The Miami Herald
October 29, 1998
Colombia's Pastrana, Clinton sign anti-drug pact

             By GEORGE GEDDA
             Associated Press

             WASHINGTON -- President Clinton and Colombian President Andres Pastrana
             signed a joint agreement Wednesday committing their nations to cooperate in
             combating drug trafficking and consumption.

             ``The fight against drugs is our joint responsibility,'' Clinton said at a Rose Garden
             news conference. ``It must unite us, not divide us.''

             Pastrana hailed the renewed cooperation between the United States and
             Colombia, not only on anti-drug trafficking efforts, but also on the environment,
             education and economics.

             ``United, there is much we can achieve,'' Pastrana said.

             During a joint news conference, Clinton said they also agreed to use proceeds
             from assets seized from drug traffickers to bolster Colombian counternarcotics
             enforcement efforts.

             In addition, he said the United States will provide $280 million in new assistance to
             Colombia for the fight against drugs as well as for economic development.

             Earlier, Pastrana opened his state visit by promising to seek a ``renewed
             partnership'' with the United States and to work toward creation of a drug-free

             Pastrana said he will ``act now to achieve the dreams of peace, to end the fear and
             the killing and the corruption, and begin a new era of social and economic justice.''

             During the South Lawn news conference, Clinton praised Pastrana for his
             ``courage and determination'' in efforts to end Colombia's three-decades-old civil

             ``As you embark on your mission to build an honorable and enduring peace, count
             on the United States as a friend and partner. Count on us, too, as you work to
             bring prosperity to all Colombians,'' Clinton said.

             Clinton called on leftist guerrillas and right-wing paramilitary groups to respond to
             Pastrana's ``bold initiative for peace by ending terrorism, hostage-taking and
             support for drug traffickers.''

             The ceremony, darkened by gray skies, featured a 21-gun salute and full military
             honors for Pastrana, who took office less than three months ago.

             U.S.-Colombian relations were strained during the four-year tenure of Pastrana's
             predecessor, President Ernesto Samper, who was suspected of ties to Colombian
             narcotics traffickers.

             Alluding indirectly to that trying period, Pastrana said, ``I come here to inaugurate
             a new era of relations between Colombia and the United States.''

             Pastrana had indicated beforehand that he did not wish his visit to become a drug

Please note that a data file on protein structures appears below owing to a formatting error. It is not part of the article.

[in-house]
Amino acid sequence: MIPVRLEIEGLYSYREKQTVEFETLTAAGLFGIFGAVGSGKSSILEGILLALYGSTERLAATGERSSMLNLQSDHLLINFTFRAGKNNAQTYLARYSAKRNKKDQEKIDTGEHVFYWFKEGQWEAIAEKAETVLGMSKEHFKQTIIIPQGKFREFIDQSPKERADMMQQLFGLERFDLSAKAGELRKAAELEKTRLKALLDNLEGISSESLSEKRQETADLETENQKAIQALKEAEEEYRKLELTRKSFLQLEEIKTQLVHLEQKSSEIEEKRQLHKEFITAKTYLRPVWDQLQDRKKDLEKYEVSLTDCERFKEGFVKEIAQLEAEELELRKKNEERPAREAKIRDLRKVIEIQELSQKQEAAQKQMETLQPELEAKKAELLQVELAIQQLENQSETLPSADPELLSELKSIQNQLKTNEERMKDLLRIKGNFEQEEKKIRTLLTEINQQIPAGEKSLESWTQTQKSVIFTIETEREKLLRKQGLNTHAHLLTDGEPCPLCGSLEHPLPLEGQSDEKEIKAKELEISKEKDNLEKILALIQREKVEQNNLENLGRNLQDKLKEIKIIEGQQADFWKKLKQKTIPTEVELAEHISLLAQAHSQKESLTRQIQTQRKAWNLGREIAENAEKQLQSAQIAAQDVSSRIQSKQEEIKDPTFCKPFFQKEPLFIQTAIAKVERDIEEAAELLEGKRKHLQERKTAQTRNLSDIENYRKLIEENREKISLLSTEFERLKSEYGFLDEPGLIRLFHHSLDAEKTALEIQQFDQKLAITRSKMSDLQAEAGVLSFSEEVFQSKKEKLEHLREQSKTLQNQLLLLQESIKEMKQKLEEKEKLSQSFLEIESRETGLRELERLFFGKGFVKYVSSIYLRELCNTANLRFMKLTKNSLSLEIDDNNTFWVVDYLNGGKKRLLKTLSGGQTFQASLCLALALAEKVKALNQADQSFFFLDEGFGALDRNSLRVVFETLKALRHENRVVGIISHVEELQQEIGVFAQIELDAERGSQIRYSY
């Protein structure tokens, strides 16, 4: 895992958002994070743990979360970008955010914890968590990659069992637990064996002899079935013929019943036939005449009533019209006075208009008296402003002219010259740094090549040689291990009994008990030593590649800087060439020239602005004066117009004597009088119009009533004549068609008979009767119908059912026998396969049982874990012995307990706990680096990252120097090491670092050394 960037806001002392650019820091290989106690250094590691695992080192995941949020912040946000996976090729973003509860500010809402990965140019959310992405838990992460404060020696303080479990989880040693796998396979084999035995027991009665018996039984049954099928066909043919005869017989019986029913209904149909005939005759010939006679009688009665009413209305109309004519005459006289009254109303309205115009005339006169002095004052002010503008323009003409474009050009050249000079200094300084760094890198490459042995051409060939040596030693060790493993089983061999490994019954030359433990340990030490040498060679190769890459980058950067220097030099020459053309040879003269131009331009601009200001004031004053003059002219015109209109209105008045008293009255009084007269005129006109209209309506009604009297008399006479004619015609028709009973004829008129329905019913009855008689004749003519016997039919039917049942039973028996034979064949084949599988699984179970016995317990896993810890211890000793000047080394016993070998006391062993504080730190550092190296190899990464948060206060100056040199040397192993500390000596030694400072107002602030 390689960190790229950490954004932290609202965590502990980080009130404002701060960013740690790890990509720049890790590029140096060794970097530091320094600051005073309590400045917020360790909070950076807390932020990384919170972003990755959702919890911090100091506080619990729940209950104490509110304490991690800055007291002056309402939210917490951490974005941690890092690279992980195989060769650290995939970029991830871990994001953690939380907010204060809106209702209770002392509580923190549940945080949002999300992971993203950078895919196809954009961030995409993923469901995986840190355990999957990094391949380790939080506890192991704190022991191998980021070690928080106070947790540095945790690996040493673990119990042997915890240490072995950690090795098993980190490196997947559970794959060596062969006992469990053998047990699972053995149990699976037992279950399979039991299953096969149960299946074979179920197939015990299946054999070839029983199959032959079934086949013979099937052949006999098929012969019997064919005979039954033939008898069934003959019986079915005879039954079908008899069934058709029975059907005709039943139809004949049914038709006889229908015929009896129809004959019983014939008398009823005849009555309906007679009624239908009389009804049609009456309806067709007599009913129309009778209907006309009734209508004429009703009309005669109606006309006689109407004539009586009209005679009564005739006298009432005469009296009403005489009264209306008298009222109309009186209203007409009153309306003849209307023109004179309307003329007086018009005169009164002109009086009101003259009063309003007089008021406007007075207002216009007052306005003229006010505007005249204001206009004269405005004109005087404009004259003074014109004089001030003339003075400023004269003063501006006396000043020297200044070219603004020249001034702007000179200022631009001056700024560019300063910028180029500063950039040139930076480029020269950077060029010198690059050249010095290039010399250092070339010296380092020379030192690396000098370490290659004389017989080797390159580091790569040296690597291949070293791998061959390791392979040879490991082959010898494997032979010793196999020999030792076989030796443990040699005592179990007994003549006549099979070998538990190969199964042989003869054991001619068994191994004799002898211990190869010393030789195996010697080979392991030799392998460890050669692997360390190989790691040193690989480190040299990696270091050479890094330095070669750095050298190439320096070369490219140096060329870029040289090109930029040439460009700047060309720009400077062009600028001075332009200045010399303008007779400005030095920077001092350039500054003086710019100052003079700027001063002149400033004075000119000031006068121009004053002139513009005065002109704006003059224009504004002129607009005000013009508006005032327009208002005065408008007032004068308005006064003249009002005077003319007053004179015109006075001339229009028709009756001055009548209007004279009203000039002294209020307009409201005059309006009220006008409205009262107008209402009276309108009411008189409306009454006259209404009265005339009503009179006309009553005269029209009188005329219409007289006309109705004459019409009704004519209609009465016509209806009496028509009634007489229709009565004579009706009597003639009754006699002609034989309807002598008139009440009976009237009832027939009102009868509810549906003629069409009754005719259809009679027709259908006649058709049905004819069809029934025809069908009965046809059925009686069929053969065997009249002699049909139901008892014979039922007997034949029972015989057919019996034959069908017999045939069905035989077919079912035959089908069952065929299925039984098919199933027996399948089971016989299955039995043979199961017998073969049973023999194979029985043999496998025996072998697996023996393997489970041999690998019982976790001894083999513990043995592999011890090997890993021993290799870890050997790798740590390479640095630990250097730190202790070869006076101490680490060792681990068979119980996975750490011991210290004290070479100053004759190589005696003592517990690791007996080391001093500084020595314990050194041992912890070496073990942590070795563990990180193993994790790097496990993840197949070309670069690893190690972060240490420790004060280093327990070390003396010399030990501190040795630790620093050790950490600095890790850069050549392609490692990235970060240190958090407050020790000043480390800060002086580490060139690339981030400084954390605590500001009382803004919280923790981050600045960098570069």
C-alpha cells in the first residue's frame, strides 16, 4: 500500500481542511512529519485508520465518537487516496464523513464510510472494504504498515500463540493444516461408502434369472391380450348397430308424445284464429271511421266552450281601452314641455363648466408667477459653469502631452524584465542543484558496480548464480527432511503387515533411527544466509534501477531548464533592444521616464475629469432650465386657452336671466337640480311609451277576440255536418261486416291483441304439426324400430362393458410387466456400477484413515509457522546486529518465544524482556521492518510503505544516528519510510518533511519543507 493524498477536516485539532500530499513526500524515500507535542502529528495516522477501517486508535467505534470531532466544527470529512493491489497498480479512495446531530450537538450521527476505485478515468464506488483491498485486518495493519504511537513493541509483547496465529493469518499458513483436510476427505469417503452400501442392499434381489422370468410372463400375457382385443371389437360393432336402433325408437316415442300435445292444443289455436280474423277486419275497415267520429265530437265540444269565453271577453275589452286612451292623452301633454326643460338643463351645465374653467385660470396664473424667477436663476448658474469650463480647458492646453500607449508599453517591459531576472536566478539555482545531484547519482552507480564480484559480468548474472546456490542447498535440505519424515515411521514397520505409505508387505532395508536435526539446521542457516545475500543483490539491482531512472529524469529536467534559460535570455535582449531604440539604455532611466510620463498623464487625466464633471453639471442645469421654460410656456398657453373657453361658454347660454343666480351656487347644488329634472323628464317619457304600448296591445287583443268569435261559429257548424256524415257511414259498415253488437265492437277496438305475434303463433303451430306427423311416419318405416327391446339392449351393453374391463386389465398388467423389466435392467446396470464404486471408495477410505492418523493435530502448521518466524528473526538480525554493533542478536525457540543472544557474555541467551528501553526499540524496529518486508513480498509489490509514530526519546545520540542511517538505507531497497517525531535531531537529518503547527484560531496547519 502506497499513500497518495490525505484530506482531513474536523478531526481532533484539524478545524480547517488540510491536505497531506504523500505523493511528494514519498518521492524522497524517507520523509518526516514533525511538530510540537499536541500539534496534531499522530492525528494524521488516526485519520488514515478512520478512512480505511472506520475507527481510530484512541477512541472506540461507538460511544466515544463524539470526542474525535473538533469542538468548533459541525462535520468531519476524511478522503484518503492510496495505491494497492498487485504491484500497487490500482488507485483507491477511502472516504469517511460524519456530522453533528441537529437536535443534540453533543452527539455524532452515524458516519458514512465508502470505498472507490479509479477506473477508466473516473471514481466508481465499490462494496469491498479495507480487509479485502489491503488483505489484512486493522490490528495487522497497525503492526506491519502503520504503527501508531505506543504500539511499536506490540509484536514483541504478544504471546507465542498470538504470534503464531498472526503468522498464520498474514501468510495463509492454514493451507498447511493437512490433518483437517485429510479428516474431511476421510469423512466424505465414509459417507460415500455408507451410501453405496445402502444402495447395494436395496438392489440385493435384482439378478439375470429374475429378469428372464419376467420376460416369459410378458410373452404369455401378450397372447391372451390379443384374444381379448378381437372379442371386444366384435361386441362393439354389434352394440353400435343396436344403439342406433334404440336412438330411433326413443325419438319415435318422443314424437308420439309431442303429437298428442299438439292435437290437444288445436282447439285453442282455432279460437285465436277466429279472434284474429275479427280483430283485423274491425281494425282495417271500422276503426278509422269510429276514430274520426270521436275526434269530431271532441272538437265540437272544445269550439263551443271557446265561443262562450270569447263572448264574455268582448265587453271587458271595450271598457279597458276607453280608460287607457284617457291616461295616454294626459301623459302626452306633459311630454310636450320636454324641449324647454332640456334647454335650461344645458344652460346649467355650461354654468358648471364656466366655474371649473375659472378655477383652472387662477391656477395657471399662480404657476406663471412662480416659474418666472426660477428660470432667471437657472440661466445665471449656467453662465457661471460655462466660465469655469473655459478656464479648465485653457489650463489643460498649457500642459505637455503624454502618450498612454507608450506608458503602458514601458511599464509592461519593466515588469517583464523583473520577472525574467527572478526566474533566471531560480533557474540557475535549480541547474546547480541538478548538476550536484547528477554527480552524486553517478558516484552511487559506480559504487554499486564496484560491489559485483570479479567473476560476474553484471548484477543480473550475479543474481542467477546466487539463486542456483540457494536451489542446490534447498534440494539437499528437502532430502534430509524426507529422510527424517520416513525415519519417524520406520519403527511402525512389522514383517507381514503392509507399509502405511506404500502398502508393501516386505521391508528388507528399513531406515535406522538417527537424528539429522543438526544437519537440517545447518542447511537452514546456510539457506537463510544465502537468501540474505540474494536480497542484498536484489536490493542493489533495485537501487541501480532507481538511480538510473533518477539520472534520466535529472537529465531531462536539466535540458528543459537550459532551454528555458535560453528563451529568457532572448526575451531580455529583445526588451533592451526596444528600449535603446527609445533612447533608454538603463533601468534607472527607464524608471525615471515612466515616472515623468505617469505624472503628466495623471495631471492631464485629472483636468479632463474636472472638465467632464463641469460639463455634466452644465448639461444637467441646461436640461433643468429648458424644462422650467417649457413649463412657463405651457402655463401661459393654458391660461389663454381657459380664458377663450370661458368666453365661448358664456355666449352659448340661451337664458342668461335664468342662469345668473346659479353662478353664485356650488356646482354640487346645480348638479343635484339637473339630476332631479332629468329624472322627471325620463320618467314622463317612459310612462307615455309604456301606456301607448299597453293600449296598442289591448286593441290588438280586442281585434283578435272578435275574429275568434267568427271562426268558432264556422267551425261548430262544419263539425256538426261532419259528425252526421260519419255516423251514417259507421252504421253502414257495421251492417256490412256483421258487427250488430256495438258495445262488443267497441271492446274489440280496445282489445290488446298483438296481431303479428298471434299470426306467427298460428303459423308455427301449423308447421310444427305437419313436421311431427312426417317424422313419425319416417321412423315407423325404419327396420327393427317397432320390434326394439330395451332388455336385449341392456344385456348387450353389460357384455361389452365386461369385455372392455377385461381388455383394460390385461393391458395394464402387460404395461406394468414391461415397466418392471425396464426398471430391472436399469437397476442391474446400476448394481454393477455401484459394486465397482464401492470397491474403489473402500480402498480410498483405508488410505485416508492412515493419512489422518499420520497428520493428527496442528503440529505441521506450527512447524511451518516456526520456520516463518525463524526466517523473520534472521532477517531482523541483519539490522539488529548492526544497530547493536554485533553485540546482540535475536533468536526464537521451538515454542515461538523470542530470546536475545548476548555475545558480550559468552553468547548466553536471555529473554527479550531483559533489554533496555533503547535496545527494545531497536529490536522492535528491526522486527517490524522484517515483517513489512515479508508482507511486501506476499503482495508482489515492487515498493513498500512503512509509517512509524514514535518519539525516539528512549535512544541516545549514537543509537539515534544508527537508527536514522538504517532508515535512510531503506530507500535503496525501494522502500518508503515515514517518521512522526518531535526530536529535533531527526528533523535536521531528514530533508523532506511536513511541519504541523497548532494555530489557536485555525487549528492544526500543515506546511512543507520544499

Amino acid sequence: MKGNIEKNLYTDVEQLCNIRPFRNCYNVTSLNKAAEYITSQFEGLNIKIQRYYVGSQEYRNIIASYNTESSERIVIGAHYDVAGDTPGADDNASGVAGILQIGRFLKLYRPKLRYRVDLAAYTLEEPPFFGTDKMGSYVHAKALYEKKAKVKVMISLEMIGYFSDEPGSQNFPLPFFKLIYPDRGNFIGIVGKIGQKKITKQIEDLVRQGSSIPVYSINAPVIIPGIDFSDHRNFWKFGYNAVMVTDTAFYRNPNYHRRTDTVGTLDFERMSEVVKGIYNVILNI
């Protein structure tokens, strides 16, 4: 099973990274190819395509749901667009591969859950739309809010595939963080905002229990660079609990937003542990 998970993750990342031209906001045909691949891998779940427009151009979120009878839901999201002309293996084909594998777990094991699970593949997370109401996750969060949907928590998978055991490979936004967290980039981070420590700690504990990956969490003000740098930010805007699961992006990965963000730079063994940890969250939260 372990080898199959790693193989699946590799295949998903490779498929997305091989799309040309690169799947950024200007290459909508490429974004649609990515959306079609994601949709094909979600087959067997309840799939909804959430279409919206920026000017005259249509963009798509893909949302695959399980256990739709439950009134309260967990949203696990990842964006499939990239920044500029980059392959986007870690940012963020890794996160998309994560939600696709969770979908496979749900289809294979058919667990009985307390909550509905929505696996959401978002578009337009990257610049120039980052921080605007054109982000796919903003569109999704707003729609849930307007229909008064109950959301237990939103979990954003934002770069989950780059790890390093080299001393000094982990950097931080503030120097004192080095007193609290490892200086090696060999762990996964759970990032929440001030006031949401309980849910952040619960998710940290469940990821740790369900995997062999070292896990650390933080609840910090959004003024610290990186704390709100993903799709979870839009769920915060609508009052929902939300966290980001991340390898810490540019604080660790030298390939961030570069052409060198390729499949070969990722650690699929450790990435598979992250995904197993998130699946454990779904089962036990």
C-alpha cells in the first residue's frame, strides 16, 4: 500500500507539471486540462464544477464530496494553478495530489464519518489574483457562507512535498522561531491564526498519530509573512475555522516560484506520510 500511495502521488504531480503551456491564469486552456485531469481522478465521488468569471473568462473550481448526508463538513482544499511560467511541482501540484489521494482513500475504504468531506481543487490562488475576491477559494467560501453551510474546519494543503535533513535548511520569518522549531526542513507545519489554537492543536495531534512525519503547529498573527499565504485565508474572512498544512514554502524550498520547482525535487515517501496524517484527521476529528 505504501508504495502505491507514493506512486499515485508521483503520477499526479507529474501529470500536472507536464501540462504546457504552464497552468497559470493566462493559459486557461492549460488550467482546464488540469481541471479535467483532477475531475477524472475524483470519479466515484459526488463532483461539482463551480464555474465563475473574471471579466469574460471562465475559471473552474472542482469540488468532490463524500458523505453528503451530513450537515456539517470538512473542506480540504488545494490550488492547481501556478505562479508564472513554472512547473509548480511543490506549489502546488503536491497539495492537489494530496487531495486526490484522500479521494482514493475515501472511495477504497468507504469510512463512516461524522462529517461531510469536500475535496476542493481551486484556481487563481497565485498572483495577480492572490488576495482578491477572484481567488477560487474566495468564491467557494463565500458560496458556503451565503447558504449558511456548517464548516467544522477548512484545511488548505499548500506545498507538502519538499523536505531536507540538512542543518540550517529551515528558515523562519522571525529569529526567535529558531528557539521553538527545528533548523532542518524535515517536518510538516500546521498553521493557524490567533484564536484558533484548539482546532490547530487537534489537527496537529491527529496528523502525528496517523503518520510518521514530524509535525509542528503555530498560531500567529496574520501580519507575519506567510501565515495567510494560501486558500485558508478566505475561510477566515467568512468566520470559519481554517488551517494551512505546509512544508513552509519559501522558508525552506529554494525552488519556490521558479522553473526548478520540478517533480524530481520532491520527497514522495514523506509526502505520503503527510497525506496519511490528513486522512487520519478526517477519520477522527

summit but he dealt with that issue forcefully during the arrival ceremony.

             He said narcotics traffickers will be ceded no territory or sanctuary under his
             presidency. But, suggesting that he gives first priority to reaching a peace
             agreement with them, he said, ``The only peace treaty acceptable to me and the
             Colombian nation is one that strengthens our ability to rid Colombia of cocaine

             Clinton said, ``We will work together to combat illegal drugs. We have worked
             together, but we must do more -- for both our peoples have suffered greatly from
             the drug trade and its brutality.

             ``The battle against drugs is a common battle,'' Clinton said. ``It must unite our
             people, not divide them.''

             Beside his meetings with U.S. officials, Pastrana has appointments with top
             officials at the World Bank and the Inter-American Development Bank.

             Colombia is the world's leading source of cocaine, and that issue is high on the
             agenda for U.S. officials as Pastrana makes the rounds in Washington over the
             next three days. American officials are expected to ask him about a fungus being
             tested by U.S. scientists that is touted by advocates as an environmentally safe
             way to eradicate narcotics plants.

             They see it as potentially a major breakthrough in the war on drugs. They also
             acknowledge that Colombia will show little interest unless viable alternatives can
             be found for the country's coca farmers.

             Colombia is one of the hemisphere's most deeply troubled countries. More than a
             million Colombians have been driven from their homes as a result of a conflict that
             involves the armed forces, leftist guerrillas and right-wing paramilitary groups.


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